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American Heritage Magazine Temporarily Suspends Publication

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If you are one of American Heritage magazine's 120,000 subscribers you may be wondering where your copy is. It wasn't lost in the mail. There hasn't been a new issue since last fall.

The publication of the print edition of the magazine has been suspended, according to Edwin Grosvenor, the president and editor-in-chief of the American Heritage Publishing Company. The suspension of the magazine will be “temporary,” according to Grosvenor, as the company refocuses its mission on education and digital history.

This is the second time in recent years that the storied magazine, founded in the early 1950s, has faced questions about its viability. Forbes, which previously owned American Heritage, suspended publication in the spring of 2008. Grosvenor, the great-grandson of Alexander Graham Bell, stepped in to rescue it that fall.

American Heritage Invention & Technology, the sister publication of American Heritage, folded in 2011. Both magazines are part of the for-profit arm of the publishing company.

Ironically, the American Heritage company's non-profit wing is flourishing, recently raising over $1 million for the digital project, “Education: A Transformative System for Teaching American History and English Language Arts.” Contributions included $843,000 from the Leona M. and Harry B. Helmsley Charitable Trust and $150,000 from individuals.

“We're building probably the biggest system on the Internet for teaching American history,” Grosvenor told HNN. The project will feature “6,000 essays by 1,800 historians – the pieces that have been in American Heritage over the last half century, and thousands and thousands of primary documents.” Once digitized, these articles will be bundled with documents, multimedia, and suggestions for how to integrate the material into the Common Core Standards. The Helmsley Charitable Trust is one of the major funders of the Common Core. The expected launch date is in August. “Our eventual goal is five million students a year,” Grosvenor said.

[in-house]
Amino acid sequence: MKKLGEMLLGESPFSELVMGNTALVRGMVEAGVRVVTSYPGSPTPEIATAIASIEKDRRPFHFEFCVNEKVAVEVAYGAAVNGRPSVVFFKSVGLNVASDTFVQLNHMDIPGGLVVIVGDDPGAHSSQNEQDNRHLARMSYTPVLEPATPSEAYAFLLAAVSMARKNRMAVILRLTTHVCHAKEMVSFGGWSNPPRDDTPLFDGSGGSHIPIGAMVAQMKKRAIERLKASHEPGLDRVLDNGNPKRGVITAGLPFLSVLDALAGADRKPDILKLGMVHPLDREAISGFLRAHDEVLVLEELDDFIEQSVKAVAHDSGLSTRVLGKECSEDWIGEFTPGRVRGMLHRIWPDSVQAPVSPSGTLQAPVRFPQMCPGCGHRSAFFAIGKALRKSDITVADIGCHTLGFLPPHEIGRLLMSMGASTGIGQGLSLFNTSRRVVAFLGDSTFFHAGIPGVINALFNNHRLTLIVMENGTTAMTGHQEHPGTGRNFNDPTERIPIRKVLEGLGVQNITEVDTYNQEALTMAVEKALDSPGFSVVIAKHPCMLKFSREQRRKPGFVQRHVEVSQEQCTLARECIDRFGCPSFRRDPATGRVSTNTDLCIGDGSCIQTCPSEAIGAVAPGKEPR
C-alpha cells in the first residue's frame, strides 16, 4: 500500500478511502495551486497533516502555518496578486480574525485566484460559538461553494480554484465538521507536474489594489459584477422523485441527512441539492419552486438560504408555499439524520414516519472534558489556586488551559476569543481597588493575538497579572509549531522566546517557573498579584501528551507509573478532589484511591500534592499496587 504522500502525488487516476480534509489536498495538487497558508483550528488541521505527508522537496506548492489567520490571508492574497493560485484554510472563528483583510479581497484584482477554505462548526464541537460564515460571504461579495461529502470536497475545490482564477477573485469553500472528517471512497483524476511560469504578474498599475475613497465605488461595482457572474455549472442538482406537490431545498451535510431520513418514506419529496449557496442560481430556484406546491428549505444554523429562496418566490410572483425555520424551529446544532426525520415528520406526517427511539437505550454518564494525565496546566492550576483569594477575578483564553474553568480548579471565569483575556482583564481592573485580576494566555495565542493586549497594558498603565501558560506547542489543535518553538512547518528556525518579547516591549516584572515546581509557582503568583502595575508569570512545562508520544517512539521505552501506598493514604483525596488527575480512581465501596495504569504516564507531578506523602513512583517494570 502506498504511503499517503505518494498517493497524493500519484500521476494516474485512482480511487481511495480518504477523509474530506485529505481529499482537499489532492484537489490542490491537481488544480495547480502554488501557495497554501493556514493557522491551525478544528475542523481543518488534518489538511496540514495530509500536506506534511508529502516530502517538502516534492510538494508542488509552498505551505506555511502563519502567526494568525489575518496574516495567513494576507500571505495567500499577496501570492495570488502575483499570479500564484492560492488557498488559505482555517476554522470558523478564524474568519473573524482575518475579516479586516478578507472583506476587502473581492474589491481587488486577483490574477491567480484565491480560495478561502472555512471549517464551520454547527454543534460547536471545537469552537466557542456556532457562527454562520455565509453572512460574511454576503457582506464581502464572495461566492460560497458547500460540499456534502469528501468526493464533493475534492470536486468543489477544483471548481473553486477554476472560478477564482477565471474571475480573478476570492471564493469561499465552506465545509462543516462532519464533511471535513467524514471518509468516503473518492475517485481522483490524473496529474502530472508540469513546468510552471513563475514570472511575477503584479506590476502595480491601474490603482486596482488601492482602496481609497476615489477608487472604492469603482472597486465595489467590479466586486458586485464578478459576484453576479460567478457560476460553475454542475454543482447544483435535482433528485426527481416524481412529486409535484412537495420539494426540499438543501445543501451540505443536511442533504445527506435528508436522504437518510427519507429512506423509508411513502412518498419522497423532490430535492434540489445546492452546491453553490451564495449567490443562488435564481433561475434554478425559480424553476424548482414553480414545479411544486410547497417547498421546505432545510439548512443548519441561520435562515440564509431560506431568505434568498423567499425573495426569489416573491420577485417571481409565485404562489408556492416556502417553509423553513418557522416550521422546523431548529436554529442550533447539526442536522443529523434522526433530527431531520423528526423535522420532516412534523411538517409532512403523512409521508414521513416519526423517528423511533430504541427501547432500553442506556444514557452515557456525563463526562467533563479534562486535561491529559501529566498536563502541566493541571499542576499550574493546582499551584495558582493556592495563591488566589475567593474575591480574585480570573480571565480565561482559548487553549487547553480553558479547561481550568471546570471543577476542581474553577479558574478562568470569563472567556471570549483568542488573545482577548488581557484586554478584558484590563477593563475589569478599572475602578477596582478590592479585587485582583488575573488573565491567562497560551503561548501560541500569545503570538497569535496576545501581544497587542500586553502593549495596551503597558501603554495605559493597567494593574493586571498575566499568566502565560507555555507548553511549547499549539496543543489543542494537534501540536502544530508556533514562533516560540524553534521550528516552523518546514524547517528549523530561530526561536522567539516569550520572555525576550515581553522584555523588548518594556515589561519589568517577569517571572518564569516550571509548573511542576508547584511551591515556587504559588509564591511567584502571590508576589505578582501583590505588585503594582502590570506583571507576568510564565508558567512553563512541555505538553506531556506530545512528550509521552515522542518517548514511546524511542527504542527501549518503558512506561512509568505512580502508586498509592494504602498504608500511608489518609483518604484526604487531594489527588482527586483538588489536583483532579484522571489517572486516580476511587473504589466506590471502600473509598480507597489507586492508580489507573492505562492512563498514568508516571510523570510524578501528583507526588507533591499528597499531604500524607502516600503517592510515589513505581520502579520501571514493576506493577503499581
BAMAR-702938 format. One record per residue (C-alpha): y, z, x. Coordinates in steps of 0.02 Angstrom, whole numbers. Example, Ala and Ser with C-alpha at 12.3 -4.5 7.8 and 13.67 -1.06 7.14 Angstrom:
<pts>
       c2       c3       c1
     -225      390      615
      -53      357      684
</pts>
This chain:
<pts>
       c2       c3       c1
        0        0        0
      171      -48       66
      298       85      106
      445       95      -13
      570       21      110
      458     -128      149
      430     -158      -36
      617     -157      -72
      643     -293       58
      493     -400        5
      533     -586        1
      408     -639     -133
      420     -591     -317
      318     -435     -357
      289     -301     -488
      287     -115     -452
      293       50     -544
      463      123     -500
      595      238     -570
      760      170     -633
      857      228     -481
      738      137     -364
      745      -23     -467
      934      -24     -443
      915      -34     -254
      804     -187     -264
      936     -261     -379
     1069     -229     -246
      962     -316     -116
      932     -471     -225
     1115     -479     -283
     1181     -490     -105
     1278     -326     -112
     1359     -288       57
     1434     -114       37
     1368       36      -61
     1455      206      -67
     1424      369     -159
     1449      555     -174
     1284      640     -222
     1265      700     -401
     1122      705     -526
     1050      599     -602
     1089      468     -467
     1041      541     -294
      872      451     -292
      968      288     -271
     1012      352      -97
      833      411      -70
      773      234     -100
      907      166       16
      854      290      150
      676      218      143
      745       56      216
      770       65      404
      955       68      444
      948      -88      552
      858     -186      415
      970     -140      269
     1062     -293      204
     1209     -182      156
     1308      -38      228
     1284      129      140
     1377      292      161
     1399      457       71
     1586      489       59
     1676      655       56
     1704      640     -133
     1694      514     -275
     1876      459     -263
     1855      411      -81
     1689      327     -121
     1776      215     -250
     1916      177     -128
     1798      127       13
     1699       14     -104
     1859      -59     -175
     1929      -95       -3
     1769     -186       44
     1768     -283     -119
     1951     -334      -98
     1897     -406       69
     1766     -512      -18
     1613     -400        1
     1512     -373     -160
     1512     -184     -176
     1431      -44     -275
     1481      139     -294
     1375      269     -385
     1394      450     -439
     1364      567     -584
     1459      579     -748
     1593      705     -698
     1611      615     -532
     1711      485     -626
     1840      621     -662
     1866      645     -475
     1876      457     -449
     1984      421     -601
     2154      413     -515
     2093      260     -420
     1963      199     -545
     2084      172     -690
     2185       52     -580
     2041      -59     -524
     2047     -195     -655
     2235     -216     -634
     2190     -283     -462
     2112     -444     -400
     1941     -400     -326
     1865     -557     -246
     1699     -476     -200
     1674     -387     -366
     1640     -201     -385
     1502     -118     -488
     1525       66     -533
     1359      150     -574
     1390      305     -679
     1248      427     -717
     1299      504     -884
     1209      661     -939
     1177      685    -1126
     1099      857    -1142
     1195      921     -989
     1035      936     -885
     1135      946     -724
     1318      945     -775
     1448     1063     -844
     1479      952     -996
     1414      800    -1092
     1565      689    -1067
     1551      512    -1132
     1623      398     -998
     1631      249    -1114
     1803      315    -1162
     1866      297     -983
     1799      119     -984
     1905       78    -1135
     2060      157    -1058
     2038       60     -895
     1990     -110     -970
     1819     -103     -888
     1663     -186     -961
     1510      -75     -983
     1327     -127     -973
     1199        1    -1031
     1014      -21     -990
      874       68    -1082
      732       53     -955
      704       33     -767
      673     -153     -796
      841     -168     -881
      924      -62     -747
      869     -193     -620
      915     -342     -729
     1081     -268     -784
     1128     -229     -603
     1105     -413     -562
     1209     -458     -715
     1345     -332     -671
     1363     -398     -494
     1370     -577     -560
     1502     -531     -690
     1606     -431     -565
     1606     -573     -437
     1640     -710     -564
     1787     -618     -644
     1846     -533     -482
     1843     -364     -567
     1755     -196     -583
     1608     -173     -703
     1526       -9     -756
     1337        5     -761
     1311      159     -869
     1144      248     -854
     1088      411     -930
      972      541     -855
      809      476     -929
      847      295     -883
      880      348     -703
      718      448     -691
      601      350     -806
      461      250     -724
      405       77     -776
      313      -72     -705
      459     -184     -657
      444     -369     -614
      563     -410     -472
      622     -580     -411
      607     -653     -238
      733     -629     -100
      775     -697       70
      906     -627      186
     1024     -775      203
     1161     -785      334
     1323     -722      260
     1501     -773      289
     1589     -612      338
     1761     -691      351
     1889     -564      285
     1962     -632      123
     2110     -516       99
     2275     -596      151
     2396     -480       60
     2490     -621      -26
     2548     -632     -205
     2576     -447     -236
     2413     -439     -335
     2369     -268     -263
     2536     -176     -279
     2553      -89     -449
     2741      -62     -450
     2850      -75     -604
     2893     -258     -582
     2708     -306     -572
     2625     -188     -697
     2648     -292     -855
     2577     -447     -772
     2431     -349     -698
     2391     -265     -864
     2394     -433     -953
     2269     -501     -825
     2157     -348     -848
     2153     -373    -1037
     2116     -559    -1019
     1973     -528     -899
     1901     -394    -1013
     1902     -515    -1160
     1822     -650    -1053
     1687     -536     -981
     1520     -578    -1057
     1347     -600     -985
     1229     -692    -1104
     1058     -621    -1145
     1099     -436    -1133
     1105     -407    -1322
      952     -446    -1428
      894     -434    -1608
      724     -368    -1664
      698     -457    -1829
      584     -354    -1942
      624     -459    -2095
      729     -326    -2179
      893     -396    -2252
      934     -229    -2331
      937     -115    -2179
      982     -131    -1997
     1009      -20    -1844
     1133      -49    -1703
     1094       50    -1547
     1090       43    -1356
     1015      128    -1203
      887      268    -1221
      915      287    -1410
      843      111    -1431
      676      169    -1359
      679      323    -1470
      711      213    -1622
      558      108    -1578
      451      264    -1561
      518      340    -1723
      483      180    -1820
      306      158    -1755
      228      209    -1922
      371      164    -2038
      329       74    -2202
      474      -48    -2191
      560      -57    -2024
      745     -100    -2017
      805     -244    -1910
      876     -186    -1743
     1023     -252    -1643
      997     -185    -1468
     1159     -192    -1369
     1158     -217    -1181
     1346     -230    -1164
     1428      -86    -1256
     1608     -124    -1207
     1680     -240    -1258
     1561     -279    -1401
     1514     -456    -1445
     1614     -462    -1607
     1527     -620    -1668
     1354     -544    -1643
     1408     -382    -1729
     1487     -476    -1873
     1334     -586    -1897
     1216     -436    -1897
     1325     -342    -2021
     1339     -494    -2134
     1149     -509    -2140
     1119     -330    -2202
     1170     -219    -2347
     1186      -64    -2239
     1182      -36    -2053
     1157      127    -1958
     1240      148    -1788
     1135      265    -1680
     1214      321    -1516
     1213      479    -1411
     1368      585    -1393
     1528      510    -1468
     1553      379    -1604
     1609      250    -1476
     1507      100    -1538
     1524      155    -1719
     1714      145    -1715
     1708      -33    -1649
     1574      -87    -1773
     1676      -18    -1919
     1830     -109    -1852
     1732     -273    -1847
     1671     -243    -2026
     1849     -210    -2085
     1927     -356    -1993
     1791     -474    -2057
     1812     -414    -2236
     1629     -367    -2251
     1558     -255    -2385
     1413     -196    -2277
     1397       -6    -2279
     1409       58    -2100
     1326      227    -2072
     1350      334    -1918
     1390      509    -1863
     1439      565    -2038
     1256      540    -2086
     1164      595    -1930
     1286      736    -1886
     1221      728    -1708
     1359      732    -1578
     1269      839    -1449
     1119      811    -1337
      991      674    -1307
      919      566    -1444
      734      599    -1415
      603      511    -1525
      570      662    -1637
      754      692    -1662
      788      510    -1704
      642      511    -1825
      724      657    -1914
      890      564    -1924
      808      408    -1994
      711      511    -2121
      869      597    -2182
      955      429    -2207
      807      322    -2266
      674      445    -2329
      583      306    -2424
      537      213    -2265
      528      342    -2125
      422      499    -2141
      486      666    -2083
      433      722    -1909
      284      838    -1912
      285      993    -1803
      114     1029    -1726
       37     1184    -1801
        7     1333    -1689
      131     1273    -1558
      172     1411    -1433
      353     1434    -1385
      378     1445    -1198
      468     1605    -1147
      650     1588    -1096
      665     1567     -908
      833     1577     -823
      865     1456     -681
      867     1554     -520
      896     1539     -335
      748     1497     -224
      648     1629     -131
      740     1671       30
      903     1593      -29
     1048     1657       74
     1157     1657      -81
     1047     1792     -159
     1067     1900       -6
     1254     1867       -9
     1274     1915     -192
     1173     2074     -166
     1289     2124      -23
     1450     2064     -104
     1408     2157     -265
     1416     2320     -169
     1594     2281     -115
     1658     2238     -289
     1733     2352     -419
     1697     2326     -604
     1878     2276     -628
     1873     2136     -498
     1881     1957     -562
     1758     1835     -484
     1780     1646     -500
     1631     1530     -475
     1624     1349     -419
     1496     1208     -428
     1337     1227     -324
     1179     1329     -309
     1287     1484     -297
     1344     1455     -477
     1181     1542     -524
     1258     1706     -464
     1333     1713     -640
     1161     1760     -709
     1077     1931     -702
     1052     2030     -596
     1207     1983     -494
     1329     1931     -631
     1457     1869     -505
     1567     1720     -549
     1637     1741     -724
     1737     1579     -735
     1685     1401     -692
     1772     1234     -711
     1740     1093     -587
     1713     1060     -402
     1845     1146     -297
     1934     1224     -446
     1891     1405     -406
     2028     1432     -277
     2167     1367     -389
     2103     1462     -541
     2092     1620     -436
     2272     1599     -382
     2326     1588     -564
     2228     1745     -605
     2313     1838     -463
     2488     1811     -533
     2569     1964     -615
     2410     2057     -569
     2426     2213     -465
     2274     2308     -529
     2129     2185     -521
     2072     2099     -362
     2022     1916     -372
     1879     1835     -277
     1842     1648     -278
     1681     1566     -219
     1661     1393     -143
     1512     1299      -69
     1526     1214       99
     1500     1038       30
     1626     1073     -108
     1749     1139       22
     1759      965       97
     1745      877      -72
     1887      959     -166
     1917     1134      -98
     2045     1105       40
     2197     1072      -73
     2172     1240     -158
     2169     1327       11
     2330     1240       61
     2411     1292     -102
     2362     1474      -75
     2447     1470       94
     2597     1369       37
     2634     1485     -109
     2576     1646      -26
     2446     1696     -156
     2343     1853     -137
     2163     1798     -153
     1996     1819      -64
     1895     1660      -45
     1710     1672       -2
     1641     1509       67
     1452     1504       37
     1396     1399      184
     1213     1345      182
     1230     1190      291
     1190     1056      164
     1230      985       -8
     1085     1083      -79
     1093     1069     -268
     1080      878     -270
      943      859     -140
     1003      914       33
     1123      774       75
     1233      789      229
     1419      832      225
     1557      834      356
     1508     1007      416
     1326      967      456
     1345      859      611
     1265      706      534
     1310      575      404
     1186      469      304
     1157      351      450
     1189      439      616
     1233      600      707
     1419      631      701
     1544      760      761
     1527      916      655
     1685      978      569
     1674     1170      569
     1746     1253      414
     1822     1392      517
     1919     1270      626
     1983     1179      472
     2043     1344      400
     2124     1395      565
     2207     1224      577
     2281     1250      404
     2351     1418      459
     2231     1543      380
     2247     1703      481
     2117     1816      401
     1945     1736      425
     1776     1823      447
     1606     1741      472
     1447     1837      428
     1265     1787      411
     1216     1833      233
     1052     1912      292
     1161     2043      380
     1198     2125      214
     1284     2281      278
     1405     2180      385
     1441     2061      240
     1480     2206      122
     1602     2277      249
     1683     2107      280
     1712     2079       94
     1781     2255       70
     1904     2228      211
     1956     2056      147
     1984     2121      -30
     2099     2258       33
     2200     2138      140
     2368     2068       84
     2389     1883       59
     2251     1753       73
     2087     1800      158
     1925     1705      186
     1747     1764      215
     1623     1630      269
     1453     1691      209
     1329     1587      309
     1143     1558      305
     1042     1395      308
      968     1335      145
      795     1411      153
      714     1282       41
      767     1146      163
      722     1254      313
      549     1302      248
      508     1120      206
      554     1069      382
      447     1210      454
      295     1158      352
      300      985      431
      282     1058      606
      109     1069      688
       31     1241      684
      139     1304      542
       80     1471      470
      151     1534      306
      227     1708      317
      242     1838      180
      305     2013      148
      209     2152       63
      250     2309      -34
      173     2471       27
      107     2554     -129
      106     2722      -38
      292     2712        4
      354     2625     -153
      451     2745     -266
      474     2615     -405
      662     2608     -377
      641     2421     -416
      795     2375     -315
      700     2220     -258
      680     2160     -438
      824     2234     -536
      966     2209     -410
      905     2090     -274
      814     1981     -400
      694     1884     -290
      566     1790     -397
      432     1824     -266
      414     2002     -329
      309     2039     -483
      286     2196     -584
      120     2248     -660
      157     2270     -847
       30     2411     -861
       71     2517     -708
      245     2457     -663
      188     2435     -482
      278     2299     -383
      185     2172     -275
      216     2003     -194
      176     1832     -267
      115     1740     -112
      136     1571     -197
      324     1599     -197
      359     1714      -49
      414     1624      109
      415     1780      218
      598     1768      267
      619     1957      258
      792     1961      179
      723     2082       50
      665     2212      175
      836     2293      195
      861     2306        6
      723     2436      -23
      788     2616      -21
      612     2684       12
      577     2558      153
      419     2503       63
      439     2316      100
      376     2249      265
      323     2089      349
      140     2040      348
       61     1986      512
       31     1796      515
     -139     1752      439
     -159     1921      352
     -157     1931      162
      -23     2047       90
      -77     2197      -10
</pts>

“Our content is tailor-made for education,” he added. “Our marketing is focused on school districts and teachers. If we can solve their problems and provide excellent tools at little or no cost, we're convinced we'll get pretty quickly implemented.”

“We've been trying to figure out for five years how to take a print magazine and make it relevant for a digital age.” The digitization project is one of the solutions, but eventually the goal, according to Grosvenor, is to raise the funds to relaunch the print magazine. “We want to be able to offer subscribers a package: the print magazine, a digital magazine for the iPad, and access to our archives,” which will eventually go behind a paywall. “We're 100 percent committed to our print magazine,” he insisted. Still, it's a difficult problem as retrenchment continues across the print media landscape. “Newsweek is gone,” he said, “and Time is up for sale.” He paused. “Time Magazine.

It's therefore difficult, Grosvenor said, to find investors for print publishing. “But if the main focus is education, we can say that magazines are an important part of education, and we're reaching millions of students, that's a different mission. And we've had a really good response with that.”

Despite the difficulties, Grosvenor believes American Heritage's mission remains more relevant than ever. “There are six national surveys which show how ignorant many of our young people are about American history, and it's really important to change that,” he told HNN. Furthermore, the United States is facing a critical shortage of engineers. But American Heritage Invention & Technology, he said, could prove useful in convincing students to pursue engineering careers.

Disclosure: HNN has partnered with American Heritage for years. For the last two years we offered donors who contributed more than $60 a free subscription. We did not know at the time that the magazine would be suspended.